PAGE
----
Probe or candy thermometer (optional but highly recommended)
Mesh strainer or cheesecloth
Storage container (preferably dark glass)
How to make cannabis oil
Time needed: 3 hours.
The 1:1 ratio of ground cannabis to carrier oil is often recommended, but it’s highly customizable. Adjust measurements based on your tolerance and preference. If you’re new to cannabis edibles and ingestion, you may want to start with an even smaller ratio. Speaking of dosing, it’s best to sit down and do a little math so you know exactly how much THC, CBD, or other cannabinoids will be in your final oil.
Decarb your flower.
The first step in making homemade cannabis oil is decarboxylating, or “decarbing,” your ground flower. Decarboxylation is a chemical process that converts the acidic form of cannabinoids naturally produced by the plants (THCA, CBDA, etc.) into the neutral form we associate with the intoxicating or mildly psychoactive experience we all know and love (THC, CBD, etc). Decarboxylation can be thought of as “activating” cannabinoids before infusing them into the carrier oil. Start by preheating your oven to 240°F. Next, spread your ground cannabis evenly onto a baking sheet lined with parchment paper. Cover the sheet with a piece of foil. Place the baking sheet onto the center rack and bake for 30-40 minutes, rotating the sheet after 20 minutes for even heating. For cultivars high in CBD, it’s recommended to leave it in the oven closer for 50 – 60 minutes since CBD does not decarb as quickly as THC does. Once the time is up, allow your weed to cool at room temperature. It should appear slightly darker in color. Note that this process will smell. It’s best to open up a window or turn on a vent or fan while decarboxylating your cannabis if a strong weed smell is a concern.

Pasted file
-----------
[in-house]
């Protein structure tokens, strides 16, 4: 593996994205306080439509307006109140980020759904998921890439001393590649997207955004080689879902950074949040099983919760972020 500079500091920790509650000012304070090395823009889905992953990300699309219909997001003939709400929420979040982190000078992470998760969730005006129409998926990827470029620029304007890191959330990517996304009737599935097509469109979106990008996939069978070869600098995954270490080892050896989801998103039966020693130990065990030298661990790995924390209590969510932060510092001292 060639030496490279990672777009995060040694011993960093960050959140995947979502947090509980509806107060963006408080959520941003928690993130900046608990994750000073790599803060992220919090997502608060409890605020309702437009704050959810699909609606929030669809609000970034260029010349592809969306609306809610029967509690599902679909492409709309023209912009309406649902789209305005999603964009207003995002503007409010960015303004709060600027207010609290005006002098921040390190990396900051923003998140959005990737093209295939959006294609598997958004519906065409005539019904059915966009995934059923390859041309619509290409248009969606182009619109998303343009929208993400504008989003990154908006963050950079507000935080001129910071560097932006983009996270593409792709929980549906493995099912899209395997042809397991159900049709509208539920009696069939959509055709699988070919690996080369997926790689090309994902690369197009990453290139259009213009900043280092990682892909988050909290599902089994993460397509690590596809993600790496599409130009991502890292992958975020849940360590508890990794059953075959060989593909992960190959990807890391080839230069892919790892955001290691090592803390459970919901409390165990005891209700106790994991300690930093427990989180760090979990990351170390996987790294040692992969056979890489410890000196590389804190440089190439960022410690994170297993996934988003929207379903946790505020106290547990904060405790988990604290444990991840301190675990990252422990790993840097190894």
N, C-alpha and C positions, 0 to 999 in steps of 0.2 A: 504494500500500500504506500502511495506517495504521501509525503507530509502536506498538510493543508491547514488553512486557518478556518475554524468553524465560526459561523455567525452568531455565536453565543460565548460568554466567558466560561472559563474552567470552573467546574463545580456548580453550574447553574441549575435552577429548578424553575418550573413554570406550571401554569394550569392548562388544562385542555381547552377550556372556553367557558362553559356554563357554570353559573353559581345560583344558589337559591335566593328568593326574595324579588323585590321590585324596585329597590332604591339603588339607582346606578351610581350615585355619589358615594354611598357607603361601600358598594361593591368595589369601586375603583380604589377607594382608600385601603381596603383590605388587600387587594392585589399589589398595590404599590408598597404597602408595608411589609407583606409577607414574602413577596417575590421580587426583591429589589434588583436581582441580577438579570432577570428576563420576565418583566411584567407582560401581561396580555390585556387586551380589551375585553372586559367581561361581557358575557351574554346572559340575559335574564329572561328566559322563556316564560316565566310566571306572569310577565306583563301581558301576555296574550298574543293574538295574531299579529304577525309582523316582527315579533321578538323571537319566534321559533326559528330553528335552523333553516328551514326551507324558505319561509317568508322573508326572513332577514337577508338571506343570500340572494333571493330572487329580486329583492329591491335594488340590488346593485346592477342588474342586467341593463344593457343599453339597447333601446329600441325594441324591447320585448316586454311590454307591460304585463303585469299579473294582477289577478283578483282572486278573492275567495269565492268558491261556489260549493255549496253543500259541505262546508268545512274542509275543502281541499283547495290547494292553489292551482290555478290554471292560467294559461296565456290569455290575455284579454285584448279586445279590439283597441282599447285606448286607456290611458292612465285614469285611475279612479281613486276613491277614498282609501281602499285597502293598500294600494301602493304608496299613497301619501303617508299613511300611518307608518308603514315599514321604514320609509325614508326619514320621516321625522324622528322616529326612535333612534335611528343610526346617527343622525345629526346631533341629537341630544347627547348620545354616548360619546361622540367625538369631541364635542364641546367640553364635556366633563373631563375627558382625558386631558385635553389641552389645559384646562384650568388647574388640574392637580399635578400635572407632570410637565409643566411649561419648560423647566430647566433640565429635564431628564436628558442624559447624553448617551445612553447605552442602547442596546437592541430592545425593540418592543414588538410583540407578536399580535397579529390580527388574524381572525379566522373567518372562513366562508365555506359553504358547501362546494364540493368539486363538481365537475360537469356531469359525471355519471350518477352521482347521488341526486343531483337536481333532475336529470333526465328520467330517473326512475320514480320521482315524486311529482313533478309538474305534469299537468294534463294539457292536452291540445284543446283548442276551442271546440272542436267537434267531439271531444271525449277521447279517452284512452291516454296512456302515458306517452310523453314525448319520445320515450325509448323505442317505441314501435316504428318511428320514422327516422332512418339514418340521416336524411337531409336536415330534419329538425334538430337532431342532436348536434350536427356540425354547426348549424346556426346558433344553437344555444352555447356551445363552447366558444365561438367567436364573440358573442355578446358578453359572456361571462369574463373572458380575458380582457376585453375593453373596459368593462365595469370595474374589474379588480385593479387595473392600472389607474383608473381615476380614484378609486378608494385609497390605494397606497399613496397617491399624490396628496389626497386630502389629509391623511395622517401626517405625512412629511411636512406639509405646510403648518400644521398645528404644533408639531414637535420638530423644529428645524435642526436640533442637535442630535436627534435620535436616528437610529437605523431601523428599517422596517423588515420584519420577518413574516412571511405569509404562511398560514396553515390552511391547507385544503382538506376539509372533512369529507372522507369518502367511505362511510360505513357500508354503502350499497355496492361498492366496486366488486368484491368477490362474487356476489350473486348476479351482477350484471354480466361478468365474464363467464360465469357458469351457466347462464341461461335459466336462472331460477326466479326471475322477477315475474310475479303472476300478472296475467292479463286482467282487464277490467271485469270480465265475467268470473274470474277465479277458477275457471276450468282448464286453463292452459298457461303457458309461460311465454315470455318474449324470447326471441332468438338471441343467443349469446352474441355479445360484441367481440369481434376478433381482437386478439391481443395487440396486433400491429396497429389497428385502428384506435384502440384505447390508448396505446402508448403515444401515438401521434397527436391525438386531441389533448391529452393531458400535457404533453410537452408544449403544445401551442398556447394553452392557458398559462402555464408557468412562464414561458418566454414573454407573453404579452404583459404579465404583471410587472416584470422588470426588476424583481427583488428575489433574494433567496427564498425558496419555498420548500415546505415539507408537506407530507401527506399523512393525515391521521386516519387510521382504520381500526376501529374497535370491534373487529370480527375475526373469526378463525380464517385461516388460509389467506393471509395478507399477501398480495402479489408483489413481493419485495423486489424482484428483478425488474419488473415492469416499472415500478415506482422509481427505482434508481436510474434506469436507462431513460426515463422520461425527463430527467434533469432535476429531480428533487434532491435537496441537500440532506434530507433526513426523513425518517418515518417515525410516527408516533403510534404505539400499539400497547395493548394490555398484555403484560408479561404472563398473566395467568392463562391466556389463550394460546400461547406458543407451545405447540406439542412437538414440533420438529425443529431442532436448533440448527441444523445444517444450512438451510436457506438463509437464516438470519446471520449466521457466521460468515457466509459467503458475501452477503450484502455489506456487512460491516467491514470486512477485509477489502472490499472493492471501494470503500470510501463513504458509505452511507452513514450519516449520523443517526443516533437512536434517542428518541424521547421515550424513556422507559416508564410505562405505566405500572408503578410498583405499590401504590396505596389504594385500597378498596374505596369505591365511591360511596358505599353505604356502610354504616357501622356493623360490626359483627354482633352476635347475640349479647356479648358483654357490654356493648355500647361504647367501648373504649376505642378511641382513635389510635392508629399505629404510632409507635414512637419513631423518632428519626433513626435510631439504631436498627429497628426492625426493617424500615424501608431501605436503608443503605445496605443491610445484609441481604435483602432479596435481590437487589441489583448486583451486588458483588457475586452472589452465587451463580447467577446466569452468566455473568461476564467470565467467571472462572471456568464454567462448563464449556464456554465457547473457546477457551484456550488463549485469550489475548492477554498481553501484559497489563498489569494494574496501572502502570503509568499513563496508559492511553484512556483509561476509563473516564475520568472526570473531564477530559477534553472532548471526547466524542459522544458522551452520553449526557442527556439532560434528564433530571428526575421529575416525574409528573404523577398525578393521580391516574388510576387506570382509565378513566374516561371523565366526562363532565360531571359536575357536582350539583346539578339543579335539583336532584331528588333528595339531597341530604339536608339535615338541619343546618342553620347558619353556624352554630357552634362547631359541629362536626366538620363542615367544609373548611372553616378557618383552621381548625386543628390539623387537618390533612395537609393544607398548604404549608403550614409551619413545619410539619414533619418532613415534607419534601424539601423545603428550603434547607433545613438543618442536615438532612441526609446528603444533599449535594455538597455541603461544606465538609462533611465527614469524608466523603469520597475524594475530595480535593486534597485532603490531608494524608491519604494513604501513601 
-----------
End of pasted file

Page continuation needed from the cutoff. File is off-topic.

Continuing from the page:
Prepare a double broiler.
Combine the decarboxylated cannabis with carrier oil in a double boiler or makeshift double boiler, like a heatproof bowl and a saucepot, for example. Add water to the bottom pan of your double boiler, and add the container with the cannabis and oil to the top.
Let the weed and oil simmer.